Chief: Argument over Bible, forgiveness leads to Dublin man being shot twice in head

Two homicides in less than 24 hours in Dublin

A 20-year-old college student is dead and his friend is charged with murder in his death that reportedly started with an argument about the Bible.

Jacquell Smith was shot twice in the head Sunday at a home on Azalea Drive in Dublin. Charged in the shooting is Raekwon Pauldo, 21.

Jickie Rozier raised 20-year-old Jacquell Smith since he was three years old, and on Sunday she said goodbye to him. 

"Grandmama loves you, baby.You can't lay there, you got to get up. I said, 'Please God, let him get up,'" said Rozier. 

His grandmother said that Smith called her just twenty minutes before he was shot asking for her to pick him up so that he can head back to school in Swainsboro.
 
"He said, 'Come get me! Come get me because I'm ready to go back to school,'" said Rozier.

She says that when she went to the hospital and finally heard the news that Smith didn't make it, her family was filled with sorrow. 

"They was crying screaming and hollering, 'Jacquell, come back, Jacquell, come back,'" said Rozier. "It was heartbreaking. I thought that I was going to die myself."

Dublin police Chief TIm Chatman says that this is the second homicide this weekend.

"Apparently two friends got into an argument," said Chatman. "These are friends. They've been knowing each other for a long time. They were arguing over stuff that didn't make any sense. As a result of that argument, one of the gentlemen just shot him - shot him in the head twice."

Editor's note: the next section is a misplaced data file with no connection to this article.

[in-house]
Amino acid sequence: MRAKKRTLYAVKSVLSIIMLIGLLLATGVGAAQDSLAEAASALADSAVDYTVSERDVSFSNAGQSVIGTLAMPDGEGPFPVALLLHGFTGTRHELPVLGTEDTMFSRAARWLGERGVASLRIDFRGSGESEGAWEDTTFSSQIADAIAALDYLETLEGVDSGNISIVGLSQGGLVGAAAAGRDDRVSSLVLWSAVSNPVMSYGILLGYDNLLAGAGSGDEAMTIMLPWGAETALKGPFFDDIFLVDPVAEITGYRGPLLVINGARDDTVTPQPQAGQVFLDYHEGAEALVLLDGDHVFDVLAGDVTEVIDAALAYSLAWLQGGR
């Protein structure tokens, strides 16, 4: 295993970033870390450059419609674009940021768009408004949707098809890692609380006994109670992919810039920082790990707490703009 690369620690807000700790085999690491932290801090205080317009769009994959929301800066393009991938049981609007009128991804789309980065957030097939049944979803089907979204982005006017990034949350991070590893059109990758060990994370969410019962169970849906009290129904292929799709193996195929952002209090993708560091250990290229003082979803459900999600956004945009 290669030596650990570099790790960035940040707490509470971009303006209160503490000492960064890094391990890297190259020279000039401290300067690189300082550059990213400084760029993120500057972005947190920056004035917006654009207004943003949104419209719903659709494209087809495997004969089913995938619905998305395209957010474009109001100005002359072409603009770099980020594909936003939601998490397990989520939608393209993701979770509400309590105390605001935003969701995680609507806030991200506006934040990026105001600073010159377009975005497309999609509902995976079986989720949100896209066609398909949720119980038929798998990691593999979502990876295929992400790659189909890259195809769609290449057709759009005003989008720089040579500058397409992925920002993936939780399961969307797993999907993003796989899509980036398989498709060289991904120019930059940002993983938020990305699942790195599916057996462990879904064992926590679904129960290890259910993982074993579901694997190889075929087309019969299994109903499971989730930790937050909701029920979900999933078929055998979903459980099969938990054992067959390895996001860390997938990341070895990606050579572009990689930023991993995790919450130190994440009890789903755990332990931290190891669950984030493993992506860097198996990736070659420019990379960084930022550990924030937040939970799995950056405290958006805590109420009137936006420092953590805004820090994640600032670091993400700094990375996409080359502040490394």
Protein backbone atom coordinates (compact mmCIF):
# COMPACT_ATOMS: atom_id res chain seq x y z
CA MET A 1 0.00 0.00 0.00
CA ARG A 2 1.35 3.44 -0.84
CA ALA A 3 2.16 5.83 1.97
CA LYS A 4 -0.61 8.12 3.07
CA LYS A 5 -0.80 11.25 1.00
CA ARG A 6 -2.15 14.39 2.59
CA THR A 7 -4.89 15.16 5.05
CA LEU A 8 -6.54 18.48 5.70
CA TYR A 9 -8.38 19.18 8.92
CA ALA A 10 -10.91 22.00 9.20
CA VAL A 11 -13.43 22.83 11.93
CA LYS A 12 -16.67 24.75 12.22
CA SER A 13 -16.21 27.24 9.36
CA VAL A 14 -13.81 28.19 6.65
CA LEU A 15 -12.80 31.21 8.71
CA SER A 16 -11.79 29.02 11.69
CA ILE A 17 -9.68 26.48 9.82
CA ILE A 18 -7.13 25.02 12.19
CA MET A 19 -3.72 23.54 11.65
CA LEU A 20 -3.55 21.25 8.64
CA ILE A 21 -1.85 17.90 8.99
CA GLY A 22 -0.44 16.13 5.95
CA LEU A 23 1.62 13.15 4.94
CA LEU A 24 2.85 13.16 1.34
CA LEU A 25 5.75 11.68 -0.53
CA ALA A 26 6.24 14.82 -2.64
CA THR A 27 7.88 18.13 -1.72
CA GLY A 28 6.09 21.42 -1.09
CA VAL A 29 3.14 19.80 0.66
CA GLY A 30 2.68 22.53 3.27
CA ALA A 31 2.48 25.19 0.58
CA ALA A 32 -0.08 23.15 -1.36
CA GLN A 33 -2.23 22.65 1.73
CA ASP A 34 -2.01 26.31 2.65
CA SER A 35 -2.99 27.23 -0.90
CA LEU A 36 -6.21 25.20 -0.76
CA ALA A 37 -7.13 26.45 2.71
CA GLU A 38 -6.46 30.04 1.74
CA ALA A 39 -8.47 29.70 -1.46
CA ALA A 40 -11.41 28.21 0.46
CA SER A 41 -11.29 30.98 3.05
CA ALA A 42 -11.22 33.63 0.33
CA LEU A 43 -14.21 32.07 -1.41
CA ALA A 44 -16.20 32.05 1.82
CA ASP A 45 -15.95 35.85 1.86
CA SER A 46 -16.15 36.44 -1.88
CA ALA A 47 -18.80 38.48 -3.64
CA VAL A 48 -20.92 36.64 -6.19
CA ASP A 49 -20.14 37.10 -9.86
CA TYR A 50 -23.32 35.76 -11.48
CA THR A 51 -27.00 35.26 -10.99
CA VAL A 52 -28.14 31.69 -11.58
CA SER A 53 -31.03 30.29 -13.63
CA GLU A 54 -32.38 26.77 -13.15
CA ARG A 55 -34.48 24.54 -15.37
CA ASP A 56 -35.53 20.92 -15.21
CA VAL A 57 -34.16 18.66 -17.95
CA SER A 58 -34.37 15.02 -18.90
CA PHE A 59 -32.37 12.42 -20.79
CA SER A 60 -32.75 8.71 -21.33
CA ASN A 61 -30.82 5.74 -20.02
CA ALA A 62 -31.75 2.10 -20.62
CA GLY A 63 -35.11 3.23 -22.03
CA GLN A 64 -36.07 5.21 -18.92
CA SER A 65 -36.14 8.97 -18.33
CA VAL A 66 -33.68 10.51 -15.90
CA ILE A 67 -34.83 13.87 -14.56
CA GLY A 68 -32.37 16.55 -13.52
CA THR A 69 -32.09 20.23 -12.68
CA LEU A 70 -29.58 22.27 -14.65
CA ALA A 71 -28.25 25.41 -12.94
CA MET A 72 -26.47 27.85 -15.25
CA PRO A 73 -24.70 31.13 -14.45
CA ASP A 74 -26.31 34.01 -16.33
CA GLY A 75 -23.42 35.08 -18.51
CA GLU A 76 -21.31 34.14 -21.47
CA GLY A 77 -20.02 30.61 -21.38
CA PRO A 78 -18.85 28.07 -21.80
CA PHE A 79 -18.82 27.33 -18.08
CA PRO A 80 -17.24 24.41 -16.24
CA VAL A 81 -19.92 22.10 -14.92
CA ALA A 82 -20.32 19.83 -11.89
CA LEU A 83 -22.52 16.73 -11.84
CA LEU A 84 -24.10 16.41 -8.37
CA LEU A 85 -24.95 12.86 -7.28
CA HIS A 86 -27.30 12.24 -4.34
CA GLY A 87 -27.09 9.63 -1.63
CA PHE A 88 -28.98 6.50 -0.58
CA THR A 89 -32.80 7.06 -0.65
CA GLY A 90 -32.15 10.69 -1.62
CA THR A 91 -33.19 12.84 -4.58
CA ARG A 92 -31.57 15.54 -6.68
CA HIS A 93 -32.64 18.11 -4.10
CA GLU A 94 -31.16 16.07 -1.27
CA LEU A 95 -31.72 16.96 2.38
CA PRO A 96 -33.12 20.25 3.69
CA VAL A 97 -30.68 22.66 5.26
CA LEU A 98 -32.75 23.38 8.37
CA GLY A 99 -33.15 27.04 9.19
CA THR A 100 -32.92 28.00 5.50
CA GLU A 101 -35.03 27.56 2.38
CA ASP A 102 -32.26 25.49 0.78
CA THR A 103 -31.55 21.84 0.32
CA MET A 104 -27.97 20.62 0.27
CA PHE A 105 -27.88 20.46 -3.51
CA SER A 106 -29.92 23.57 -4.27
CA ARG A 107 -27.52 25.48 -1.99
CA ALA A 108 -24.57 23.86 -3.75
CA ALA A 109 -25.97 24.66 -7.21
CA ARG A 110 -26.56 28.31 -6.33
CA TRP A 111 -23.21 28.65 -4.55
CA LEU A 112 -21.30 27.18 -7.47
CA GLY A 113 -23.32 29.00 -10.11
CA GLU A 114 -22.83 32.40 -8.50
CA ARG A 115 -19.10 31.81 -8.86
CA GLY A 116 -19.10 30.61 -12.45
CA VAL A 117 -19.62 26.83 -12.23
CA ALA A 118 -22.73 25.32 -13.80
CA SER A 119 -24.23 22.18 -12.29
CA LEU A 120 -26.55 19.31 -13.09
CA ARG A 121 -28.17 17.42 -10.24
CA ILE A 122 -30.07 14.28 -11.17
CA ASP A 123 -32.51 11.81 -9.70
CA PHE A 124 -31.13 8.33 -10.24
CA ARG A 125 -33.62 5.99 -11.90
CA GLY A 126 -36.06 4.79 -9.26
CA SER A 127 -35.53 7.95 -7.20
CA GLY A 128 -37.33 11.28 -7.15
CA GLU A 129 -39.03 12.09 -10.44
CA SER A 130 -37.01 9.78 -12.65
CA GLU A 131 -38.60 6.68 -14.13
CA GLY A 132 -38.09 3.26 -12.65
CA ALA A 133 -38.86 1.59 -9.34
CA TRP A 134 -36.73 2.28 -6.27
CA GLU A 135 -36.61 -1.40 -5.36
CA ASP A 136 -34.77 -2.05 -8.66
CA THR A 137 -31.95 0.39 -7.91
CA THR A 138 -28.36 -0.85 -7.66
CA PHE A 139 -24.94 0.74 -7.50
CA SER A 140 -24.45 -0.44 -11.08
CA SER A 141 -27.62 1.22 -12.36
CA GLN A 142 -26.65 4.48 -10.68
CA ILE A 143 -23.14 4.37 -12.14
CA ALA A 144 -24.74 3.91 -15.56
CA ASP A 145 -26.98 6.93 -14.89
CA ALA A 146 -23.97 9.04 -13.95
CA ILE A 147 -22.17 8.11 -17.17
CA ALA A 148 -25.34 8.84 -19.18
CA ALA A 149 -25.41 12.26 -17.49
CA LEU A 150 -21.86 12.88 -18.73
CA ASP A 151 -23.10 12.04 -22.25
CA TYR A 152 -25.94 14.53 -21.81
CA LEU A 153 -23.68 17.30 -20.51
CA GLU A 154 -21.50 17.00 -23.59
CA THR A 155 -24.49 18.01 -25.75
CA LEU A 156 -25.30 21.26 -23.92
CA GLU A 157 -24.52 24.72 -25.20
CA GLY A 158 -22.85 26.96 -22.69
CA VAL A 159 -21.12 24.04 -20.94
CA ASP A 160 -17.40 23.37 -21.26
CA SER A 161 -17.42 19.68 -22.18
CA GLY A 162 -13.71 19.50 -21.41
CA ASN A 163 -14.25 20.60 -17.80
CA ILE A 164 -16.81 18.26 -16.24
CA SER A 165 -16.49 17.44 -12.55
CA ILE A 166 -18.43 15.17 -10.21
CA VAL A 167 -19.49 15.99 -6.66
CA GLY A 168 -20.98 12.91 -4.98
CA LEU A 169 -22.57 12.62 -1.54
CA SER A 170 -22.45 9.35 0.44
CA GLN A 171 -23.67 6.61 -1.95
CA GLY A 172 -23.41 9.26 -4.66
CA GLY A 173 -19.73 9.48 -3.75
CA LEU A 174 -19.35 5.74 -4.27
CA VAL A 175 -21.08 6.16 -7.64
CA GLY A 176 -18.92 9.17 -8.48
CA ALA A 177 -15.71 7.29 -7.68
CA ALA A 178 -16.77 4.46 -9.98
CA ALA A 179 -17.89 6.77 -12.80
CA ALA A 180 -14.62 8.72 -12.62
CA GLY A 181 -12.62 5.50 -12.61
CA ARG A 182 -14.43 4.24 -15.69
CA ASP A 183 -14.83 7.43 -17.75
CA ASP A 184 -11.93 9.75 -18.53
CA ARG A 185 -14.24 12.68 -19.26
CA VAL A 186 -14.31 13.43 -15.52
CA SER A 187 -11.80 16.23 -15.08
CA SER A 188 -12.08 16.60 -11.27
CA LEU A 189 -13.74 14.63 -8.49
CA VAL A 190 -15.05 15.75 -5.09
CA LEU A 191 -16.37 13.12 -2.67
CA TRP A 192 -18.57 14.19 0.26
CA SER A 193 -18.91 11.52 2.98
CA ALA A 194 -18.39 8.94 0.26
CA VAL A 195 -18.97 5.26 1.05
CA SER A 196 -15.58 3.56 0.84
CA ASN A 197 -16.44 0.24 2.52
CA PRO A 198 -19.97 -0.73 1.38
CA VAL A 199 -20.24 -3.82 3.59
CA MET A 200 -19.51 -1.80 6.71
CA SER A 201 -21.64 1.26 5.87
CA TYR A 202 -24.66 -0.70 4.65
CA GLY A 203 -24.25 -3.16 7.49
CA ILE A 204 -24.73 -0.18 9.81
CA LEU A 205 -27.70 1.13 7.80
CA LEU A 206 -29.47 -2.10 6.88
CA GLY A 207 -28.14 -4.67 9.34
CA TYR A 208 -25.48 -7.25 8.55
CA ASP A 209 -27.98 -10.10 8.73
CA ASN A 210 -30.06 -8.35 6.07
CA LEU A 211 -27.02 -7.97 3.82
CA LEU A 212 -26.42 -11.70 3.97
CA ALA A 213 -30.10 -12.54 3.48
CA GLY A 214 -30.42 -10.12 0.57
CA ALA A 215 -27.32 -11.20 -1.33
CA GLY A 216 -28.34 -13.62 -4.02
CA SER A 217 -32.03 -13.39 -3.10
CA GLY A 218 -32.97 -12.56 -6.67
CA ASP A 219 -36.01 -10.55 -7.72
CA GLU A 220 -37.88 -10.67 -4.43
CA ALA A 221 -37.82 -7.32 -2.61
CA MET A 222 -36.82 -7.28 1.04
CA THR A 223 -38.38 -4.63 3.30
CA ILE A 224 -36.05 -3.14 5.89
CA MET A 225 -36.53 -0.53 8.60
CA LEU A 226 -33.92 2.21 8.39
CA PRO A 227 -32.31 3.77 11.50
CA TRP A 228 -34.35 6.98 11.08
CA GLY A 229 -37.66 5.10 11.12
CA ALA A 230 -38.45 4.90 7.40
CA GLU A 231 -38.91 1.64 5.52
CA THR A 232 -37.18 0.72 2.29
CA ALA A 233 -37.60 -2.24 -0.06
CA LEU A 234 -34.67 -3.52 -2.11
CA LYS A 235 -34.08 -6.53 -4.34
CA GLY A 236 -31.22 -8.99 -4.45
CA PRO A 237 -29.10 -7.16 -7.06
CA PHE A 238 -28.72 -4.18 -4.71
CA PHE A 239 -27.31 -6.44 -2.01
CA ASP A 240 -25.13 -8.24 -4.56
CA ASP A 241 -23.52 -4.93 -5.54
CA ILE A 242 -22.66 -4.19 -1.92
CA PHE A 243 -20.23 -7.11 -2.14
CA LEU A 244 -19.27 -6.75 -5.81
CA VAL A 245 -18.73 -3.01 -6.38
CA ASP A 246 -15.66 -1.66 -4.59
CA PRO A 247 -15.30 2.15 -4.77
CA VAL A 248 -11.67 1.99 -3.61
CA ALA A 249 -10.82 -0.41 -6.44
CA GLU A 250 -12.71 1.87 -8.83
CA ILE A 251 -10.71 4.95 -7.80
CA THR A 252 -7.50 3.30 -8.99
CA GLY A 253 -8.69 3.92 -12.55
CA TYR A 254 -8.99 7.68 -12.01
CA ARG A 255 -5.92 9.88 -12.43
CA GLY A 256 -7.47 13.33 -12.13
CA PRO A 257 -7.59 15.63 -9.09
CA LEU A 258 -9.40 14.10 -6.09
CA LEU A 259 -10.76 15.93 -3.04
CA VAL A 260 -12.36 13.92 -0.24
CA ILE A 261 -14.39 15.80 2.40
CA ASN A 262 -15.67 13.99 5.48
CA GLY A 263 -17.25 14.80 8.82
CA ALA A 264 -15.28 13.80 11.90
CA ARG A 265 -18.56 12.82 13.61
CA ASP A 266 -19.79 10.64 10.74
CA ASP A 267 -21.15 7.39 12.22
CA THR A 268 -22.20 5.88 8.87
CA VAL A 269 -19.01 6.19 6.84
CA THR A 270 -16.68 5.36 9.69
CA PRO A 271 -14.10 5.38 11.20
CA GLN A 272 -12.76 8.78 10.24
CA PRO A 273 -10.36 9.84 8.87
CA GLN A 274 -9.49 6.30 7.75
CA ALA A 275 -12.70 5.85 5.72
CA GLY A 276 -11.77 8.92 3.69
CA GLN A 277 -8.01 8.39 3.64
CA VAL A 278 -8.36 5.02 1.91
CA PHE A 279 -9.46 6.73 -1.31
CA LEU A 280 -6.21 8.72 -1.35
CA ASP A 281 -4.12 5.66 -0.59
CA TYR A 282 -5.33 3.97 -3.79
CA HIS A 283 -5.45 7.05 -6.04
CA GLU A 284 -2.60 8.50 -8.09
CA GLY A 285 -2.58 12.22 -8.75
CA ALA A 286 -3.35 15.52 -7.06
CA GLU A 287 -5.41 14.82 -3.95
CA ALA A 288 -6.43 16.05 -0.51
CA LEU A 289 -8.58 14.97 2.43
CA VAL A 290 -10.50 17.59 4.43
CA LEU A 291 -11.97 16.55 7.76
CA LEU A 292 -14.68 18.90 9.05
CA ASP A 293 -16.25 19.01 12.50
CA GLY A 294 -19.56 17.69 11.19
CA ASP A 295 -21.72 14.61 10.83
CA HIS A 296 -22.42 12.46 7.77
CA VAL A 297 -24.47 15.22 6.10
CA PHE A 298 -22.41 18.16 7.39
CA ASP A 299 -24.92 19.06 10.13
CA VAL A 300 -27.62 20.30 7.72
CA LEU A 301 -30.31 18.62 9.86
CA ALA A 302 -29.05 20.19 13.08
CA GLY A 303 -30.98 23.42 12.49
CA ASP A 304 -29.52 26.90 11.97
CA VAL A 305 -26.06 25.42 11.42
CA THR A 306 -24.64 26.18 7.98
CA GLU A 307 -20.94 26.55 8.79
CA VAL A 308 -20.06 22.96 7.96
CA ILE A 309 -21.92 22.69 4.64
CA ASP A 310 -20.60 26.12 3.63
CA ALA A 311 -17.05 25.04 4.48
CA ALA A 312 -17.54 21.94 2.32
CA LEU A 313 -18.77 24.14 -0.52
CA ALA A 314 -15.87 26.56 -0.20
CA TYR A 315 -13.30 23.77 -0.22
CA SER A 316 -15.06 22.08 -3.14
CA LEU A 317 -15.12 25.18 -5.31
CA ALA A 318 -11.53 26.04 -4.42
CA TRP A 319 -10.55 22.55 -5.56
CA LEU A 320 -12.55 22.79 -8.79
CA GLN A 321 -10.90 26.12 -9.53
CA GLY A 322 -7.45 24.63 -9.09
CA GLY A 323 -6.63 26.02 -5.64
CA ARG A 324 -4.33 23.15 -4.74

When asked what the argument was about, Chatman said, "... at one point in time, they were arguing over the Bible, about forgiveness," the chief said, "and then that turned to something else."

Chatman said Smith was taken to Fairview Park Hospital where he was pronounced dead. He says investigators quickly identified and arrested Pauldo as the suspect.

"He was a college student trying to get an education," a frustrated Chatman said about Smith. "He was in a house. They all knew one another. In fact, there were some parents there, and it went from 0 to 100 in a matter of seconds over nothing."

"You have a young man who's trying to get a college education, lost his life by the hands of a friend and it doesn't make sense, these senseless acts of violence we're seeing all over our country that we're killing one another like flies," Chatman said.

Family members say that he was well loved, respected, and was a joyful person.

"A spirit came to me and said, 'Grandma, I'm alright.' I said, 'OK, I can sleep a little better now,'" said Rozier. 


© 2017 WMAZ-TV


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